Risk Identification in Information Security Thesis
- Length: 15 pages
- Sources: 15
- Subject: Business
- Type: Thesis
- Paper: #53239879
Excerpt from Thesis :
Phishing Spear Phishing and Pharming
The following is intended to provide a very brief overview of examples of some the most dangerous and pervasive security risks in the online and networked world. One of the most insidious of identity theft is known as phishing. The term 'phishing' refers to the practice of "fishing for information." This term was originally used to describe "phishing" for credit card numbers and other sensitive information that can be used by the criminal. Phishing attacks use "…spoofed emails and fraudulent websites to deceive recipients into divulging personal financial data, such as credit card numbers, account usernames and passwords, social security numbers etc." (All about Phishing) . Thompson ( 2006) clearly outlines the basics of a phishing attack.
A typical phishing sends out millions of fraudulent e-mail messages that appear to come from popular Web sites that most users trust, such as eBay, Citibank, AOL, Microsoft and the FDIC. According to the Federal Trade Commission, about 5% of recipients fall for the scheme and give information away. Phishers wish to irrationally alarm recipients into providing sensitive information without thinking clearly about the repercussions. Victims might be told someone has stolen their PIN and they must click on the provided link to change the number. (Thompson, 2006. p. 43)
Bielski (2005) illustrates the reality of identity theft and techniques of phishing. He refers to this pervasive threat to major American commercial institutions; "…. The Bank of America's & #8230;loss of government worker data and & #8230; Choicepoint's "data leaks" (Bielski, 2005, p.7). This study also the discuses the risk of phishing to smaller intermediate companies. (Bielski, 2005, p.7)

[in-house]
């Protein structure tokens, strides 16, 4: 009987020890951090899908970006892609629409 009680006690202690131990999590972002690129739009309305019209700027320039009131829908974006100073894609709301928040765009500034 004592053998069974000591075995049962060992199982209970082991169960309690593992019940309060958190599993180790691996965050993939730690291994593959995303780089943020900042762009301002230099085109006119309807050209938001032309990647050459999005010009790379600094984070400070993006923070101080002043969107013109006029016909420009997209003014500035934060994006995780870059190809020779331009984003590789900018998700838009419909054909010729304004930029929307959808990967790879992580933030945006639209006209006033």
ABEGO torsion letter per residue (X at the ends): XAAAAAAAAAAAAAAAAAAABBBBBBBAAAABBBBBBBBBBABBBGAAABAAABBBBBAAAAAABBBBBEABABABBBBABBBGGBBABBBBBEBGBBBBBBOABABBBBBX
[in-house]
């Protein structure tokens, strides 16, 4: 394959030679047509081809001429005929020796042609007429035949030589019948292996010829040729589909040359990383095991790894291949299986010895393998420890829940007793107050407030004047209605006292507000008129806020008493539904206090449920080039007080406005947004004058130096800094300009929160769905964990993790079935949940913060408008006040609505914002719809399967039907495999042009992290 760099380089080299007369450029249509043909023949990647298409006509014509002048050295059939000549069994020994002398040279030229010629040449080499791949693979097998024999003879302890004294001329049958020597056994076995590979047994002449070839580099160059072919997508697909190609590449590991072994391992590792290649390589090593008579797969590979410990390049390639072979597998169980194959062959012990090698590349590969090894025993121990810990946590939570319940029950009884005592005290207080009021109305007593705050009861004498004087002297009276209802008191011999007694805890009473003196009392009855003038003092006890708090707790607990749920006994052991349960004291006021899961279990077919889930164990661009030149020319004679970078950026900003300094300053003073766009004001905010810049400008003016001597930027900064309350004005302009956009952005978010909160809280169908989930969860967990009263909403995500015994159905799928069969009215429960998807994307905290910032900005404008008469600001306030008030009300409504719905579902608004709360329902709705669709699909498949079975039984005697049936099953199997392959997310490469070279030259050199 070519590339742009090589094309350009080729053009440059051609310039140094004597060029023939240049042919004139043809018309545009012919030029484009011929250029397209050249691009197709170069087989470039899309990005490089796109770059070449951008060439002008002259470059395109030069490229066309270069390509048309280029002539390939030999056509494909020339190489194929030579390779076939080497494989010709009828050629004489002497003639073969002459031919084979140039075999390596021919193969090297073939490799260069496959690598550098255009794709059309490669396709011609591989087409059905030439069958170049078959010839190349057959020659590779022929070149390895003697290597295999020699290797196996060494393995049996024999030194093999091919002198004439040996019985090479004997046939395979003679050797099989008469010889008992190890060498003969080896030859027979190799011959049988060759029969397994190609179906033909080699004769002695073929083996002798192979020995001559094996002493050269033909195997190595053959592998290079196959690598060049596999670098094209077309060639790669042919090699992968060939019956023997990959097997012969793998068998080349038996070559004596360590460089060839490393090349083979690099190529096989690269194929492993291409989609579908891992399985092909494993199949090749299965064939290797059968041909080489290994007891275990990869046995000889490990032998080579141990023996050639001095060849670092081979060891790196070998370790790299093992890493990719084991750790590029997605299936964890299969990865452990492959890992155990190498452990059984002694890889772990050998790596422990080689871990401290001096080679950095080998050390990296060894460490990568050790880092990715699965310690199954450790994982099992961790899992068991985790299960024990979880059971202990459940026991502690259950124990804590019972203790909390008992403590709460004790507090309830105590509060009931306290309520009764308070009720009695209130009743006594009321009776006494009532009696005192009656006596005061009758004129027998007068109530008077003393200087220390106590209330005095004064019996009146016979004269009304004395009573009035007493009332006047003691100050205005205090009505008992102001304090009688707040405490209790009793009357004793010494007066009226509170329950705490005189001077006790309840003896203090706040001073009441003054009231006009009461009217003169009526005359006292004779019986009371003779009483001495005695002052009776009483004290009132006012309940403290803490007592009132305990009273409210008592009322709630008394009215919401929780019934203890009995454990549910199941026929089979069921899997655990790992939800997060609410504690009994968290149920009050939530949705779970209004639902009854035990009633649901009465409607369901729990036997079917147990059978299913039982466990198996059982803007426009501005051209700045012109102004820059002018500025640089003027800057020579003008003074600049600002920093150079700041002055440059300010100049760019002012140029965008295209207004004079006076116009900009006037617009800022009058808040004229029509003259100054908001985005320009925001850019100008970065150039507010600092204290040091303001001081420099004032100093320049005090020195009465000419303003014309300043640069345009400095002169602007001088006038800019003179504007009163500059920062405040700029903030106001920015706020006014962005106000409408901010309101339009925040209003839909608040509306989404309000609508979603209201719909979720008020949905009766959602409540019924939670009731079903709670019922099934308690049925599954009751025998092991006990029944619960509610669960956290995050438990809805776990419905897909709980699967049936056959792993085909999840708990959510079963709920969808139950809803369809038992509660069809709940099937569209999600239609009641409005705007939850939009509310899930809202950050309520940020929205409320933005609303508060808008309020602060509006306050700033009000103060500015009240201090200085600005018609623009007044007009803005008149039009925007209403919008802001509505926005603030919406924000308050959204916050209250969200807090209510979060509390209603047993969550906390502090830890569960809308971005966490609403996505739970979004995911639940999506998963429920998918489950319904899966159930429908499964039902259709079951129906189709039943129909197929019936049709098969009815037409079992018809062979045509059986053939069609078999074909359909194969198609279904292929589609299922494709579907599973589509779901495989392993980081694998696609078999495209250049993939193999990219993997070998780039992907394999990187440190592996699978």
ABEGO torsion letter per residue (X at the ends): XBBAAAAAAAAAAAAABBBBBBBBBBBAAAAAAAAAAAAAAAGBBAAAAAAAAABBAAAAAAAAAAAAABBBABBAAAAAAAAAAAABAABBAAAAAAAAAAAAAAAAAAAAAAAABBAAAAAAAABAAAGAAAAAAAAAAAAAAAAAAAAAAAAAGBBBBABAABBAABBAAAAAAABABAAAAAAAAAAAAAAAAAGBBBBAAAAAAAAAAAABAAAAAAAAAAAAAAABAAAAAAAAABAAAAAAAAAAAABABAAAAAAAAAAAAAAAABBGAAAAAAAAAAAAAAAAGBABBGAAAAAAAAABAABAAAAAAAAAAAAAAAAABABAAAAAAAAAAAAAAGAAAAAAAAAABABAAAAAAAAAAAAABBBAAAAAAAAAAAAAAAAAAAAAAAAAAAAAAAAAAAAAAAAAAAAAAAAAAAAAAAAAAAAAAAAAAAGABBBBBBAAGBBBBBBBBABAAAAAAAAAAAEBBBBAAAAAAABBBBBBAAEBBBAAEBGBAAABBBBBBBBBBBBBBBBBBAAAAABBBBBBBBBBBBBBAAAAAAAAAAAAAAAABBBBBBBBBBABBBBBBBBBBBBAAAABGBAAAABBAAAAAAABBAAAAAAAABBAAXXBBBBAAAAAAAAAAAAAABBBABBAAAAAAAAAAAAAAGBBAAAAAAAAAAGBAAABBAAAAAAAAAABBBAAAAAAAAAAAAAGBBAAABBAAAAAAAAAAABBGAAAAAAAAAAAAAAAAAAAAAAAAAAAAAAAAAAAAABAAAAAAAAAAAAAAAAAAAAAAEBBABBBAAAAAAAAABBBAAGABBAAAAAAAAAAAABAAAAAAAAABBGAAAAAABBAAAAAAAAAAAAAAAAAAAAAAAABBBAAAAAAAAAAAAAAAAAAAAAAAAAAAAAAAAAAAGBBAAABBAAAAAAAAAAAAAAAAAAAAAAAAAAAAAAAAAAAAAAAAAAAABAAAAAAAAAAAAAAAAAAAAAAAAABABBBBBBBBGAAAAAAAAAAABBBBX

There are numerous studies that point to the increasing cost of phishing, not only the individual but also to the commercial institutions that are negatively affected.
Phishing costs victims and financial institutions money and time. Victims must correct credit records and repair other phishing-related damage, while financial institutions must absorb customer losses, as well as costs from issuing new credit cards, answering calls and shutting down fraudulent websites. (Wetzel, 2005, p. 46)
Spear phishing is a relatively new and extremely effective form of phishing. A useful definition of this type of ID fraud is as follows;"Spear phishing is an e-mail spoofing fraud attempt that targets a specific organization, seeking unauthorized access to confidential data. As with the e-mail messages used in regular phishing expeditions, spear phishing messages appear to come from a trusted source" ( Spear Phishing). Furthermore, spear phishing attempts are most likely to be conducted by "…sophisticated groups out for financial gain, trade secrets or military information." spear phishing" ( Spear Phishing).
In essence the difference between spear phishing and ordinary phishing is that the former is more directed and does not contact hundreds or thousands of potential victims but focuses on a single company or enterprise. The central problem with this form of identity theft is that it appears to be genuine in that the request to provide information comes from known and trusted sources within company, enterprise or institution. The central factor in this form of phishing is that the phishing e-mails appear to be sent from organizations or individuals that the potential victim recognizes and from whom he or she would normally receive email. This makes it as very deceptive type of identity theft and one that is often very difficult to combat.
Another disconcerting aspect of this form of spear phishing is that it can also be used to trick the victim into downloading malicious codes or malware. This can take place easily if the recipient clicks on the false web site and is unknowingly led to a site that automatically downloads the malware or spyware. This software can hijack or take over the user's computer and gain access to personal files and information, often with devastating consequences for the individual.
Pharming is another form of common identity theft which refers to the redirection of legitimate Web sites to false online addresses. Pundits claim that pharming can even foil experienced computer users and could become one of the most insidious privacy and security threats yet. Experts claim that pharming attacks are on the increase.